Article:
My feet hardly moved between Khokchurang and Tsokha; This is the ultimate romantic trail, devoid of tinkling yaks and yawning horses. I heard all the romantic numbers in my head, crooned a few, silently remembered some others. I wanted to stop at every tree, every bend, every mountain view and take a picture of every rhododendron. The sun and mist peeped through the trees lending an after glow to the red ones. I broke into an impromptu jig under the magnolia tree, abruptly interrupted by trooping trekkers who gave a wry smile !! I had my fill from the Himalayan Springs, rested on the rocks soaking in sunshine with some desperate attempts at loo breaks on the winding trail which were cut short by hurried footsteps of yet another group of trekkers on the move. Why are people in a hurry, in such divine surroundings I wonder?
There are some stretches of narrow gravelly paths along mountain sides, where feet tend to falter. These are moments of conquering fear I tell myself. I was heady from this innocuous mix of nature, that I had abundantly inhaled and while I gathered myself, Dhondu our guide; my Little Buddha appeared out of nowhere offering to help. Actually, he would just appear in some corner, patiently waiting for me while I slowly trudged. The last half hour is a trail with wooden planks and uber green trees leading to Phedang. I was welcomed by dancing magpies, who hopped around gaily in Phedang Meadow. Can there be a better welcome 🙂 I felt like love in that moment!!
Day 9: Tsokha to Yuksom in 8.5 hours
The first stretch between Tsokha to Sachen appeared easy; we glided down in 3 hours flat; by now I had mastered boulder descents and the art of finding the path of least resistance to the knee had become second nature. At Sachen; we devoured on our packed lunch of soft roti rolls filled with delicious potato curry and for the next few hours on the way to Yuksom; all we did was taste the pulpy mountain berries and fruits for desert!! I had my fill to keep me looking younger for the next few months :). The path seemed endless, covered by fallen leaves and we stopped often for a tete-a-tete; not too happy to leave the mountains, the memories that we created together, of staring into space under the starry skies, the times spent in inane banter, the laughs on apparently silly things that kept us going on tough days. There was a sudden splash of rain while we walked, like a blessing of love from the mountains celebrating friendships sealed under the rhododendron trees with horseflies for company 🙂
Back at Yuksom, the hot shower washed off the grime and soothed the tired muscles. That evening we sat huddled under a gazebo in our Hotel Kanchendzonga, sipping warm Thumba(local drink from fermented millet) from tiny bamboo barrels accompanied with spicy chilly chicken, piping hot chicken momos dished out by Ganesh of Limboo Restaurant while Vikrant narrated about the rescue mission with the sick trek mate. That night, I finally slept like a baby within the warm blanket, with tears welling up in gratitude having lived my septuagenarian father’s dream of watching sunrise on Kanchenjunga.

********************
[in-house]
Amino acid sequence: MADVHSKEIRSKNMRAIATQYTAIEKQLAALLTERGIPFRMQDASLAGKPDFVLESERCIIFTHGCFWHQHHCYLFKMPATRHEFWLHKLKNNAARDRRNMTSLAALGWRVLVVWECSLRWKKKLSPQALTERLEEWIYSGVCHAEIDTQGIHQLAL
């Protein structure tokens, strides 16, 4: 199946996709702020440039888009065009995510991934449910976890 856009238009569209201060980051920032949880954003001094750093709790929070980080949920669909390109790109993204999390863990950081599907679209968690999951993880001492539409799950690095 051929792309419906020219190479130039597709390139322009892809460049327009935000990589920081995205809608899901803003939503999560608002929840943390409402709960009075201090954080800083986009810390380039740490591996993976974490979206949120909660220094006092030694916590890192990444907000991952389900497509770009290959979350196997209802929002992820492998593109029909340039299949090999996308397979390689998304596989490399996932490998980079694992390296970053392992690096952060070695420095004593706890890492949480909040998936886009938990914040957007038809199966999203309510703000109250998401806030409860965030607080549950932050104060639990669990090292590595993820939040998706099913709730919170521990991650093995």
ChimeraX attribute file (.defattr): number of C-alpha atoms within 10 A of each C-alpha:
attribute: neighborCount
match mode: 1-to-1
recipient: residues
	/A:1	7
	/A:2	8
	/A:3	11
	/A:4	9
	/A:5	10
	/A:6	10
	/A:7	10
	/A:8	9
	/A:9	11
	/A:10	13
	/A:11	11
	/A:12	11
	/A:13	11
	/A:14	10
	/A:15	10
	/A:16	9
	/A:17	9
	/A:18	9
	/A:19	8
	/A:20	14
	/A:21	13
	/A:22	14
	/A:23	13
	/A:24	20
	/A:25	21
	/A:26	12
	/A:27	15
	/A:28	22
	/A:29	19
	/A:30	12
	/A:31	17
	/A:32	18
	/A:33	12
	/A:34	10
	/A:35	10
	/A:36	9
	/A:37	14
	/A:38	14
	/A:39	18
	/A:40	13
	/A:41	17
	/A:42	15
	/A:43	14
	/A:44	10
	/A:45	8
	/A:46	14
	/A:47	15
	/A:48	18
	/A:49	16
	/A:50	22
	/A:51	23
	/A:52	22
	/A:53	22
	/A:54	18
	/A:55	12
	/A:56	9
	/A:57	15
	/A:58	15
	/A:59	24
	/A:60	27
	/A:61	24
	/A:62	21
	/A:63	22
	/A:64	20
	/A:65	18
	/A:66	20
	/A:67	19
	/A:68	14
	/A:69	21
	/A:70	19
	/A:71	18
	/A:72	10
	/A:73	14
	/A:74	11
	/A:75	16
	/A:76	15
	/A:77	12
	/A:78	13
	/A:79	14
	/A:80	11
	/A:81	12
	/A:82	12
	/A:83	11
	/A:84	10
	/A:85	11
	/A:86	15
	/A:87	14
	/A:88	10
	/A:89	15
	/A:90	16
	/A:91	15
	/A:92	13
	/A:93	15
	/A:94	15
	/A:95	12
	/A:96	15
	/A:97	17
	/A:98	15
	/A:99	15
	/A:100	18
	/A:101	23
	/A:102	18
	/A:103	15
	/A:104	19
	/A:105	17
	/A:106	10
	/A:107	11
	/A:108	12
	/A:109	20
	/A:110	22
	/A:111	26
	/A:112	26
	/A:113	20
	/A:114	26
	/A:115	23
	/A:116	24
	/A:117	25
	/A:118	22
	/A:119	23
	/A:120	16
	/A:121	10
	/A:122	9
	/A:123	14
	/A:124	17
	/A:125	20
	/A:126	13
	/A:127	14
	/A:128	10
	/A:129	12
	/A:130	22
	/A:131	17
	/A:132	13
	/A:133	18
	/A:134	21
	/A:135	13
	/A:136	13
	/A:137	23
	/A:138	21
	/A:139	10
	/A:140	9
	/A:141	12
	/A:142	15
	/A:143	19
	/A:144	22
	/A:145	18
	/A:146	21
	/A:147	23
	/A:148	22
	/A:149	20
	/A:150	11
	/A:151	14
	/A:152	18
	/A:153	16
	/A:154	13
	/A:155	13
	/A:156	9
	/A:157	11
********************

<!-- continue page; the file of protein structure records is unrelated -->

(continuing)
This is a not so easy trek and there were moments when I wanted to give up wondering why am I here, why am I going through this journey, Why? Why? Why? I asked myself!! I compared with other trails and yawned and moaned. I think I was foolish to compare, to spend precious time in rants which should have been ideally spent living in the moment. Mountains beckon their favorite children to explore their hidden treasures, to bestow a legacy that they hold close to their chest. At every low moment, I counted my blessings for this treasure, this moment and all the people with me on this journey who offered me a slice of their life to make it special !!
At hindsight, this was ordained, I had to follow my destiny; meet a city bred young man who lives his passion in the mountains; meeting a couple taking a second chance at life; a young woman who was stepping out on her first trek, and yet another young woman who was shattering inner barriers and finally some time conversing in silence with a friend with whom I share the tent on most treks.
Special Thanks to Vikrant of WildBoots and his support staff whose near infinite patience saw me through at every step.